Wednesday, 16 November 2011


Colour Relationships and Violet

The following 3 images show examples of colour combinations including violet.

In J.W. Von Goethe's theory of colour ratio's and brightness both blue and violet have relatively low values. Blue 4 and violet 3. They are also adjacent to each other in the colour wheel and are therefore similar colours. Blue is a cool colour but as violet sits next to both blue and red in the colour wheel it can add a warming effect to an image.

Colours are subjective and violet is one of the hardest colours to identify.

Image 1 - Ice Dancers
Similar Colours

ISO 400, shutter speed 1/30sec at f/5.6
The blue/violet colour combination is created by stage lighting in this image.

Image 2 - Blue Flowers
Similar Colours

ISO 100, shutter speed 1/125sec at f/5.7
This second image also demonstrates the similar colours of blue and violet but with a slighter higher proportion of blue creating a cooler effect. During the course of this Assignment I have come across the work of both Peter Turner and Ernst Haas and have experimented here with an interpretation of their blurred style.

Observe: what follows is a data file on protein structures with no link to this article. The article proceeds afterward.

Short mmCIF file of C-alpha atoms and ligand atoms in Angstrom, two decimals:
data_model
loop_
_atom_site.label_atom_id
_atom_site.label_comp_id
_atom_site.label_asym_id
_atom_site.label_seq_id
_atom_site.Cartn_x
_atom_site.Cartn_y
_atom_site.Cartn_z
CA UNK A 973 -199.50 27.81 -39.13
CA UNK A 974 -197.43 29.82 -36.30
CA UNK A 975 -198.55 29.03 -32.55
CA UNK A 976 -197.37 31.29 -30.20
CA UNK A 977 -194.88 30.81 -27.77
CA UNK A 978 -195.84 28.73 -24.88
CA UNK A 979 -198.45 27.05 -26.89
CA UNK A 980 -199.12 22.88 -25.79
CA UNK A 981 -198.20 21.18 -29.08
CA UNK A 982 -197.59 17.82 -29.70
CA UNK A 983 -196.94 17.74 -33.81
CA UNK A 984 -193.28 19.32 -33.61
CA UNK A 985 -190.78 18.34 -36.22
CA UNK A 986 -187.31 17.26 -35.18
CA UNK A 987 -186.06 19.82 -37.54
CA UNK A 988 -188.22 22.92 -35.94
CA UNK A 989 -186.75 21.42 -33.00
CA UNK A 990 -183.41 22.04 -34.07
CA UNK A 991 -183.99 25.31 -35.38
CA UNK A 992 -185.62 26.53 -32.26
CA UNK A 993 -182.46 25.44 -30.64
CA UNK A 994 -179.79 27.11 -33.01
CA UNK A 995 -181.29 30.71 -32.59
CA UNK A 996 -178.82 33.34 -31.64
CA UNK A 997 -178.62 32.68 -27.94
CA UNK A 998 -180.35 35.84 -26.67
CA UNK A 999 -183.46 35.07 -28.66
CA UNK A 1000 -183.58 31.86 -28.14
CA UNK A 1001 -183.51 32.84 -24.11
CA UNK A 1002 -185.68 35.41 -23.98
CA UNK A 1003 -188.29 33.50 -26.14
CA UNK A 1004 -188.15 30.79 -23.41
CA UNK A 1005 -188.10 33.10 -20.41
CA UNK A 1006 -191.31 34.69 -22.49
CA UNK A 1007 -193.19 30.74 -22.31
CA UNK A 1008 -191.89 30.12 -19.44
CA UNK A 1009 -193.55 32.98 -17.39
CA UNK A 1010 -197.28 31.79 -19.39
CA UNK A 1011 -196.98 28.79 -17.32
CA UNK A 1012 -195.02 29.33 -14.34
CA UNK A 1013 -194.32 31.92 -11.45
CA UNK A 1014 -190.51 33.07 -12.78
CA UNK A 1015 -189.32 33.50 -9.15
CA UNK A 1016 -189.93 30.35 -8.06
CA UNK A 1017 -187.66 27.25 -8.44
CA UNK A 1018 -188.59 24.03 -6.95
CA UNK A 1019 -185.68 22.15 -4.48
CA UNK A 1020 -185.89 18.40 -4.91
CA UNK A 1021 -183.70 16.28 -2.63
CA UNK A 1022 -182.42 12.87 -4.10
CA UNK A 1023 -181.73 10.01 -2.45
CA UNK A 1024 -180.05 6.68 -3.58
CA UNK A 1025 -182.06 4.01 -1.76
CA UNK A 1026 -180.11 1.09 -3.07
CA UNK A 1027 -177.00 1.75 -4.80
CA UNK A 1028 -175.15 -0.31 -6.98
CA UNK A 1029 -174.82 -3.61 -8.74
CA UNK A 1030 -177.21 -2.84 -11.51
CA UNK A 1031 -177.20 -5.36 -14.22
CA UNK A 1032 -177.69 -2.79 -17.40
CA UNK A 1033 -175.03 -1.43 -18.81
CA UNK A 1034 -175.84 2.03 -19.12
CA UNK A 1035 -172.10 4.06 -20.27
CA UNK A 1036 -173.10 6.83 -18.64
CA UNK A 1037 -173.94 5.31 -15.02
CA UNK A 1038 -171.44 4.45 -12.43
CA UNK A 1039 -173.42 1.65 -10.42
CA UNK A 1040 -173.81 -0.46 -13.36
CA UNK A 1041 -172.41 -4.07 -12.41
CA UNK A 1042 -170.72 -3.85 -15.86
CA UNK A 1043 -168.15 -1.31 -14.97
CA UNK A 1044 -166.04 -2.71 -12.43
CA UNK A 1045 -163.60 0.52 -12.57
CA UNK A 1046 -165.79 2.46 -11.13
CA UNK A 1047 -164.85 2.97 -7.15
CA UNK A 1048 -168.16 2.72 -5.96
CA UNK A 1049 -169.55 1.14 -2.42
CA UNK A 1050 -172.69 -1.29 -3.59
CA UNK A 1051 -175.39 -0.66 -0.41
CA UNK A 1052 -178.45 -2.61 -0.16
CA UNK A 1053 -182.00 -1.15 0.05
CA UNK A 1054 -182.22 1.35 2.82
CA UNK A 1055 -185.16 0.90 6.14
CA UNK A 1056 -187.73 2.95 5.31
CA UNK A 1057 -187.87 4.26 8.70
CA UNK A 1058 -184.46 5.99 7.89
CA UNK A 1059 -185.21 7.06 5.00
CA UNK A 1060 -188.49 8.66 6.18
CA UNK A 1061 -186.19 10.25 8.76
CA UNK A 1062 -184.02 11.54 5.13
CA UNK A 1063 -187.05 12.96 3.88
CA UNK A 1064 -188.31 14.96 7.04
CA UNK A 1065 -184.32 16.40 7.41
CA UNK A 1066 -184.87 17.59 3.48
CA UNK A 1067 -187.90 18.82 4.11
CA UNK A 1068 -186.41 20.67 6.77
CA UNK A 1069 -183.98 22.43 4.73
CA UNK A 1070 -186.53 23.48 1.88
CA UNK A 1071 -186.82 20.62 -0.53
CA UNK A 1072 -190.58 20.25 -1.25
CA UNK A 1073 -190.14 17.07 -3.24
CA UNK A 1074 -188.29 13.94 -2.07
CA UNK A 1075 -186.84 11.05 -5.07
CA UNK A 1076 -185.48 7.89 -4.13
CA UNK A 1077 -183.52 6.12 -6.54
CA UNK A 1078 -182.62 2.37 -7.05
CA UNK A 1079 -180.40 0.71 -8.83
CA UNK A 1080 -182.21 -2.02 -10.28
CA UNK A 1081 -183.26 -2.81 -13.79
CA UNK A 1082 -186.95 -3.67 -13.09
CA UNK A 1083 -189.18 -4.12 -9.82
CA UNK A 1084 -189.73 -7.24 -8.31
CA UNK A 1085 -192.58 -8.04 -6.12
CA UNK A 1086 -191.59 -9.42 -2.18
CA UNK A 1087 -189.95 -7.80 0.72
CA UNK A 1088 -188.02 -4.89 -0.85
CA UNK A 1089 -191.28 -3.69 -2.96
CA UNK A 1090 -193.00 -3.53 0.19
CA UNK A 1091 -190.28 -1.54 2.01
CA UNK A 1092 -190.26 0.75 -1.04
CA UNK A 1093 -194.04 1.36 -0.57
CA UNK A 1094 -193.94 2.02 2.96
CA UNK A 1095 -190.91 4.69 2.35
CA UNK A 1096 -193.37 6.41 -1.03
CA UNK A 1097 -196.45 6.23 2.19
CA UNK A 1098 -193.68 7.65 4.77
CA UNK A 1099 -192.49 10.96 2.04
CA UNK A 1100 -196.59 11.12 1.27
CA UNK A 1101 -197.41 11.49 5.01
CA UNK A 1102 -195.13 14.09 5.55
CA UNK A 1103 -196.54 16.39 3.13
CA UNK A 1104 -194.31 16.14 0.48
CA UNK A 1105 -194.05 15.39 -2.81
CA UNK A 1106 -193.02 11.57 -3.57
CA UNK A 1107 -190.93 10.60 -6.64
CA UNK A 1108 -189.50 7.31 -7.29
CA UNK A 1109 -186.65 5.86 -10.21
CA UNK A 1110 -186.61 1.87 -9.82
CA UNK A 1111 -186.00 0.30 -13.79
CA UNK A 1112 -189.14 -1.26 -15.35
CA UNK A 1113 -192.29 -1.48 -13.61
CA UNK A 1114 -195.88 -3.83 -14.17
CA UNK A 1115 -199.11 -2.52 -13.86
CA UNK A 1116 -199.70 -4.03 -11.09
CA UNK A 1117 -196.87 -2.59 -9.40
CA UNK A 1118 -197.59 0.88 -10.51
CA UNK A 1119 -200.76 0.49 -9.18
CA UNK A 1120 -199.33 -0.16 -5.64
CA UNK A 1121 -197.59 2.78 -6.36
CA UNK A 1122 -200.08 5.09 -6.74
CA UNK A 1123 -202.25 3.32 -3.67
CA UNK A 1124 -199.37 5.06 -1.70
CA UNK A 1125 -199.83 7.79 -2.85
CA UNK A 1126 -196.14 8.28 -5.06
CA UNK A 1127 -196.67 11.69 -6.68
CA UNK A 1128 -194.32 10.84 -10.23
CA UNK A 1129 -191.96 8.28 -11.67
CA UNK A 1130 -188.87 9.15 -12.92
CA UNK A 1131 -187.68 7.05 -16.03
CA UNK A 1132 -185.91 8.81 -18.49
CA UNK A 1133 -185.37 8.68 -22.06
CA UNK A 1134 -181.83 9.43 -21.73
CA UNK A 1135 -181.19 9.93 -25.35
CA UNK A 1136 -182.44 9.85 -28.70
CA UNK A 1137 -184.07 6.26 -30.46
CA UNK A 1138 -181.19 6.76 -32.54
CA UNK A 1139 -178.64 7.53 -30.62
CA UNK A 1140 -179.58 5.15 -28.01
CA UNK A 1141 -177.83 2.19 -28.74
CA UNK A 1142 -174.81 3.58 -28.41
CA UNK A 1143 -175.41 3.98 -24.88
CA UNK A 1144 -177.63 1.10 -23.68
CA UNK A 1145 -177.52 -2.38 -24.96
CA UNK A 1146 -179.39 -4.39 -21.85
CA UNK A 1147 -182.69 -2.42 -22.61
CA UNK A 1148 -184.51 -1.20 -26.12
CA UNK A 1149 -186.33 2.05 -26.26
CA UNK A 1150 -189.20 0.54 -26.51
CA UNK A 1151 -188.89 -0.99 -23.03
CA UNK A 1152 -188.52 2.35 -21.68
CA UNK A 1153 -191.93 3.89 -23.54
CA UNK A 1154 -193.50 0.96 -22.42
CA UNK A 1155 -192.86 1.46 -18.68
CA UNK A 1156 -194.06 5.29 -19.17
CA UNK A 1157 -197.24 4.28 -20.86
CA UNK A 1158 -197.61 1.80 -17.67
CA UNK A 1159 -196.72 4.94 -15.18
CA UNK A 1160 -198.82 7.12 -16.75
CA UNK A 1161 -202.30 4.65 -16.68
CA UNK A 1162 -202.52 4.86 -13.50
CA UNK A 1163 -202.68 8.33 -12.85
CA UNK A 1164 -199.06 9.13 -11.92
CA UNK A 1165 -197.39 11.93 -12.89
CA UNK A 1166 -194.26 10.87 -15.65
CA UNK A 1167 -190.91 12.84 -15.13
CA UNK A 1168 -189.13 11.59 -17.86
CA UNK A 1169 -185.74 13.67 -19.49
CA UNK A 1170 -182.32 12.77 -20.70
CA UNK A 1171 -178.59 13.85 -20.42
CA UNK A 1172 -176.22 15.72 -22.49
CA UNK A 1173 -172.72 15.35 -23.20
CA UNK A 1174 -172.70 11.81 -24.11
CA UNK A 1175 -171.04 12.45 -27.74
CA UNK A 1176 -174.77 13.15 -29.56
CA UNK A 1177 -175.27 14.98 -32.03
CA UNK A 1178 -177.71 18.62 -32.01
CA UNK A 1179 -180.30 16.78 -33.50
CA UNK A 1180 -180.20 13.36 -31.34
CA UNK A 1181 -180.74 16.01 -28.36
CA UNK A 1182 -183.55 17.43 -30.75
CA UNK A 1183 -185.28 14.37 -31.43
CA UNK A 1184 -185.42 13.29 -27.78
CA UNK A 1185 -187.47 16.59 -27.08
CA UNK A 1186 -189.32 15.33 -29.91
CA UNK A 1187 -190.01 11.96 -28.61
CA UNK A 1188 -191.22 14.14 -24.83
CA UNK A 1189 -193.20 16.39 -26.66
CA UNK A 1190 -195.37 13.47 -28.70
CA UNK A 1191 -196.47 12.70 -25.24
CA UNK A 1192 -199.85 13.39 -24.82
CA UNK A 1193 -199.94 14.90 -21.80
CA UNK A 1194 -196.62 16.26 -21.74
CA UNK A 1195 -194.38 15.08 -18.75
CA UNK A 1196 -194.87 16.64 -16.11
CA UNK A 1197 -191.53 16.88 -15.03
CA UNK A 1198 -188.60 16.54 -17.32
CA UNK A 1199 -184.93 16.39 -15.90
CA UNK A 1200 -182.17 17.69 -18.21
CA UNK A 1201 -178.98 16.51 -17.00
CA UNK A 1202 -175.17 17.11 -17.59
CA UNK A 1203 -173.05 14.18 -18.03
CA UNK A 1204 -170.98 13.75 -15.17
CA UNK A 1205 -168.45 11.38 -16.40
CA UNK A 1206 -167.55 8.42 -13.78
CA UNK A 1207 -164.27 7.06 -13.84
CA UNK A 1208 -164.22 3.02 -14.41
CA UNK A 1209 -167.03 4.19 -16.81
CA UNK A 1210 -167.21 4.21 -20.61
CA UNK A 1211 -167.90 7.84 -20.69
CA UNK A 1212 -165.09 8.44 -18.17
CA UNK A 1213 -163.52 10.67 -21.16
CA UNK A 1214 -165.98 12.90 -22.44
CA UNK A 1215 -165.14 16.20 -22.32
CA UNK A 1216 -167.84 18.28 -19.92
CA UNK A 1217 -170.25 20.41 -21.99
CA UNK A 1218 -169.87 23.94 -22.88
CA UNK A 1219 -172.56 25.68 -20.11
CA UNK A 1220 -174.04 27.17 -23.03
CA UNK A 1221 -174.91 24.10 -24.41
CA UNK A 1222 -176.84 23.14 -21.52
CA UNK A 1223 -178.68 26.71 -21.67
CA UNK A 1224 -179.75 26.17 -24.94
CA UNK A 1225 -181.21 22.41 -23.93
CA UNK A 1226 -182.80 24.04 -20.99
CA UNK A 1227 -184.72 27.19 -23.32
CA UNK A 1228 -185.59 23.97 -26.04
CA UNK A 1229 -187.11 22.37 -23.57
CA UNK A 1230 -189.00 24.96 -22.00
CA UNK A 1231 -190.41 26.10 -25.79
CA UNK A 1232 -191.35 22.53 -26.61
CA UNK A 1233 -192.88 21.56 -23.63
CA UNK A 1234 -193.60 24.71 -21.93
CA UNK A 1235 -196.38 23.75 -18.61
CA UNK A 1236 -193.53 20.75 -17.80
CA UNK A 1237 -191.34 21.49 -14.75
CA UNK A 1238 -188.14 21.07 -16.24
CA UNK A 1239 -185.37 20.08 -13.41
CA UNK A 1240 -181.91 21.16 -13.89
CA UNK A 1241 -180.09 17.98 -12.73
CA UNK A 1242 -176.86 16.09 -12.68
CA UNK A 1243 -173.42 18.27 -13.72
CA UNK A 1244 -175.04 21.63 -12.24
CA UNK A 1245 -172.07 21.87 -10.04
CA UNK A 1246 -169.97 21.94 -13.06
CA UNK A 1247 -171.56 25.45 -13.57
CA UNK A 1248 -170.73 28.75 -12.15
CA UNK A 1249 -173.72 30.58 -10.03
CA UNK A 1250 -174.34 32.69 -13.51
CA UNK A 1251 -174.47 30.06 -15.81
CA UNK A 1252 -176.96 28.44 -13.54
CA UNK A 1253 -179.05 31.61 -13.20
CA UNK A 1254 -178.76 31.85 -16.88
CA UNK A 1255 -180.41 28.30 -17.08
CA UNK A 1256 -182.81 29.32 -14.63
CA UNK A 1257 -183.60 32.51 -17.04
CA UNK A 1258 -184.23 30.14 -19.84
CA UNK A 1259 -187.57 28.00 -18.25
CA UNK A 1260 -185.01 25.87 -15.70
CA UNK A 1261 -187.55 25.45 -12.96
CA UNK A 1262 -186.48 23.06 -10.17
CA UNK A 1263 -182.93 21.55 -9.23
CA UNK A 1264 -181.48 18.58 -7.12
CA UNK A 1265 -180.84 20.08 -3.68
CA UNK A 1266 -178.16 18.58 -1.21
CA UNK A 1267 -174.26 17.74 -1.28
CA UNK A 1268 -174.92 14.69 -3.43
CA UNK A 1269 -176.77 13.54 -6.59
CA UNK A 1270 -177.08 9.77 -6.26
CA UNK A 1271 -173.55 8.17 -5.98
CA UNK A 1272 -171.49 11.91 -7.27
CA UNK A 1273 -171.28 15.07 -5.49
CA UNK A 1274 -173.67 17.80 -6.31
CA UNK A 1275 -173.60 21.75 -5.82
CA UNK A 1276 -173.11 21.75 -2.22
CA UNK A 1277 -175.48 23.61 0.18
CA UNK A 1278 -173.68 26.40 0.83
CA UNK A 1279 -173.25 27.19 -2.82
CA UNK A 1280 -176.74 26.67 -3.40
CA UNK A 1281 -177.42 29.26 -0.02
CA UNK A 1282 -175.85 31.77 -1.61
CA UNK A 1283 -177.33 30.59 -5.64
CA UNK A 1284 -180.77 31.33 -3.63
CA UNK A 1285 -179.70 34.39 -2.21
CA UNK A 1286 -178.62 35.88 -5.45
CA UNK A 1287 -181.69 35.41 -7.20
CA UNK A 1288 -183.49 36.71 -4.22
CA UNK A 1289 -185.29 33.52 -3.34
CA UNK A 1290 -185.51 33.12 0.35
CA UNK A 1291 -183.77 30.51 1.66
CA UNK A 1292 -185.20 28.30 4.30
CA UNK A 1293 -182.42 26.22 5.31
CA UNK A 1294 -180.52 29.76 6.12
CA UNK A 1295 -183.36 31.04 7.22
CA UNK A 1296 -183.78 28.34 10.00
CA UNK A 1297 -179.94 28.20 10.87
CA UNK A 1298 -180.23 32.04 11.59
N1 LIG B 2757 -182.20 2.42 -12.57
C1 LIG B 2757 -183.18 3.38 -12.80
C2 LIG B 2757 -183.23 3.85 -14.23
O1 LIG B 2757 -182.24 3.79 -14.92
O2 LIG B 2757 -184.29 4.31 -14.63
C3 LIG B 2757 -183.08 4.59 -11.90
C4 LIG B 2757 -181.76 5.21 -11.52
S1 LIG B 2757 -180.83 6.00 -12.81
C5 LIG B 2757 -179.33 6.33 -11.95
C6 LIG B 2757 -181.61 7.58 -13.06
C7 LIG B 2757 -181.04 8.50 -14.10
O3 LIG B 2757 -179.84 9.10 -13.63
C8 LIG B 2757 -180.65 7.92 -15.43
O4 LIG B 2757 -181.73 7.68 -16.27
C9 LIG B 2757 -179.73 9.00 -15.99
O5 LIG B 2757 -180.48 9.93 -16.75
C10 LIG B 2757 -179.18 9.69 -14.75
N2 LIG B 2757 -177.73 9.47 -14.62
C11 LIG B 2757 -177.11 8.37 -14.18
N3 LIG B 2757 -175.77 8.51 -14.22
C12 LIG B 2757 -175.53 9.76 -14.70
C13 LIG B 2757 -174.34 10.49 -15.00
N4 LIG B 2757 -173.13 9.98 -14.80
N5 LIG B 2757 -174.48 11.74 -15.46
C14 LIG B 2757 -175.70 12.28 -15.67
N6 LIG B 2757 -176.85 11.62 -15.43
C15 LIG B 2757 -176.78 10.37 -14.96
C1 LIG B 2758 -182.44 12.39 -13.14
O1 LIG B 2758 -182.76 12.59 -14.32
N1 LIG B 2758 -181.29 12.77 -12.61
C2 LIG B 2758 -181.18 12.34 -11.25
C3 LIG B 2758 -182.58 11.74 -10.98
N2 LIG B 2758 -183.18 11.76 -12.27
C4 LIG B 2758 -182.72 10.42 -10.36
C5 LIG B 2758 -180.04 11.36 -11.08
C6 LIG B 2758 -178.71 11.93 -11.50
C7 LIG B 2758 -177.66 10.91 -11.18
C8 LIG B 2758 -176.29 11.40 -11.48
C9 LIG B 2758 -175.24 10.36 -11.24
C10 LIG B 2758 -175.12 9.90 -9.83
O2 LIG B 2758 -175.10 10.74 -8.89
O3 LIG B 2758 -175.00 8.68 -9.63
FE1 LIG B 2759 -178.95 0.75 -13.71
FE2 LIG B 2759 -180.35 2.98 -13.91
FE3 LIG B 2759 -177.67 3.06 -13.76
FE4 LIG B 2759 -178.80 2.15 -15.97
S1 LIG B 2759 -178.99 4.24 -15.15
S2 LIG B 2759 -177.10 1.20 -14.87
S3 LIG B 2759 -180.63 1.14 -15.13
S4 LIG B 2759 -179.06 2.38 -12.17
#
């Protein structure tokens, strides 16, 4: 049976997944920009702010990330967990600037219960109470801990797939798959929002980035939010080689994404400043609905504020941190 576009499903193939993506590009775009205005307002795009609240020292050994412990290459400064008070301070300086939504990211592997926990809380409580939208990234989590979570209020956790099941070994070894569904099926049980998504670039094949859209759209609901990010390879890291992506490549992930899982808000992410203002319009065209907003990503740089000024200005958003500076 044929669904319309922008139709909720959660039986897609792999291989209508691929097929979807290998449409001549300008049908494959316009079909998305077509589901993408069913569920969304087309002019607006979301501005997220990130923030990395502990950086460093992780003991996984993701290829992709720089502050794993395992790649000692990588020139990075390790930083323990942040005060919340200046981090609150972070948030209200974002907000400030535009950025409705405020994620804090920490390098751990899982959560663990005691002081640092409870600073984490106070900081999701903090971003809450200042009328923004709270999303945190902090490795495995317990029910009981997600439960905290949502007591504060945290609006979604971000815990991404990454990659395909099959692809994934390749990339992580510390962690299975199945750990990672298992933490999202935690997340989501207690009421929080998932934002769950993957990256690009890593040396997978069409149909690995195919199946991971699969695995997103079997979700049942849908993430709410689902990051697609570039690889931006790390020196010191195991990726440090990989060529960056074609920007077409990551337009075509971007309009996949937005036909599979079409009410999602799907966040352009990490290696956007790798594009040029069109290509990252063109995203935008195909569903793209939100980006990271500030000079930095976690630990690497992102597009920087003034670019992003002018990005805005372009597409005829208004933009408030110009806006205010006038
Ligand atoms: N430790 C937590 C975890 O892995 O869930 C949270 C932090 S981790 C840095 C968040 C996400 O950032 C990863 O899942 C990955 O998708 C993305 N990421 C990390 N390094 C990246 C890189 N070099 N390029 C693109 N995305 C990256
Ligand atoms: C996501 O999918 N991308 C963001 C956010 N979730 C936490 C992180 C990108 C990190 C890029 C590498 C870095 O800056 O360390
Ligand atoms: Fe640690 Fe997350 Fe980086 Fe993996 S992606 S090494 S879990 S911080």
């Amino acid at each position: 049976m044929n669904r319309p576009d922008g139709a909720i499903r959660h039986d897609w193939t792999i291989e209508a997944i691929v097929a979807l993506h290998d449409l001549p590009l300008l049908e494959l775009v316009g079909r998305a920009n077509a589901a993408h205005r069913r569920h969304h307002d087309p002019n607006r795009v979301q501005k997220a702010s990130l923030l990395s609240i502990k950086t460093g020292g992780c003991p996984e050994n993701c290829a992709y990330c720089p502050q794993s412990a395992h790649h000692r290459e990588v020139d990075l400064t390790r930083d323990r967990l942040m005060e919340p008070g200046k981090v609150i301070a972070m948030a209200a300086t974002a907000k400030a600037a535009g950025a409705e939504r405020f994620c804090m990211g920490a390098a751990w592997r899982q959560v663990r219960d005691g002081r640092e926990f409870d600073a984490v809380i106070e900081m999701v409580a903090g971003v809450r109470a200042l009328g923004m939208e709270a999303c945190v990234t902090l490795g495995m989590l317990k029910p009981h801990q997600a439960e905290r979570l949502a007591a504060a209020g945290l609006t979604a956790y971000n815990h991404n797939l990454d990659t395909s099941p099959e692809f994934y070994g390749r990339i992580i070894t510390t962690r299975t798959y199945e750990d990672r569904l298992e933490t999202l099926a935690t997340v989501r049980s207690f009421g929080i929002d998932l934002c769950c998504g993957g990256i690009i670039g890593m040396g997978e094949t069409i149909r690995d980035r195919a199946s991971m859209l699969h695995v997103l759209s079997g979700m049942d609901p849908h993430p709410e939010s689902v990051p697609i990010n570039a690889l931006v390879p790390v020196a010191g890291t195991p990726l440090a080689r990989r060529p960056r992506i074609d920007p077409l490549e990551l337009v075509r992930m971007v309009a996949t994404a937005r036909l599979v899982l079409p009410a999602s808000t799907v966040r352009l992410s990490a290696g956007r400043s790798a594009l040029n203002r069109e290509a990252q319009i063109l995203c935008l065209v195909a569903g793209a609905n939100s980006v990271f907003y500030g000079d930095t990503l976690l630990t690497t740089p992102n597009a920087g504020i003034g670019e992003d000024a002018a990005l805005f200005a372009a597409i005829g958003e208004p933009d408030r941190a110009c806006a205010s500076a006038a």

Many of the images by both of these photographers use motion or blur to remove the fine detail from their images leaving only a suggestion of the subject and the intensity of the colours. E.g. in Pete Turner's - Taxi Central Park, 1957 image or Ernst Haas - Regatta, California 1957. In my own interpretation I have resisted removing too much detail, particularly as I am unsure how these would be accepted as part of the Assignment. However it is a project I would like to follow up on at a later date.

This is one of my favourite images for Assignment 3. I particularly like how the subject matter is the colours themselves and the striking relationship between the blue and violet.

Image 3 - Purple Cabbage Flower
Contrasting Colours

ISO 450, shutter speed 1/30sec at f/1.8
This is an example of contrasting colours in a green and violet combination. Both the violet and green are similar in that neither colour is shown in a pure hue. The violet errs towards magenta and the green towards yellow. In order for the image to balance according to the "rules" the proportion of violet should be twice that of the green. Proportionally I think this image demonstrates less green than it should to be "correct" according to the rules but it still makes a pleasing image demonstrating contrasting colours and is a good example of how the rules can be broken to effect.

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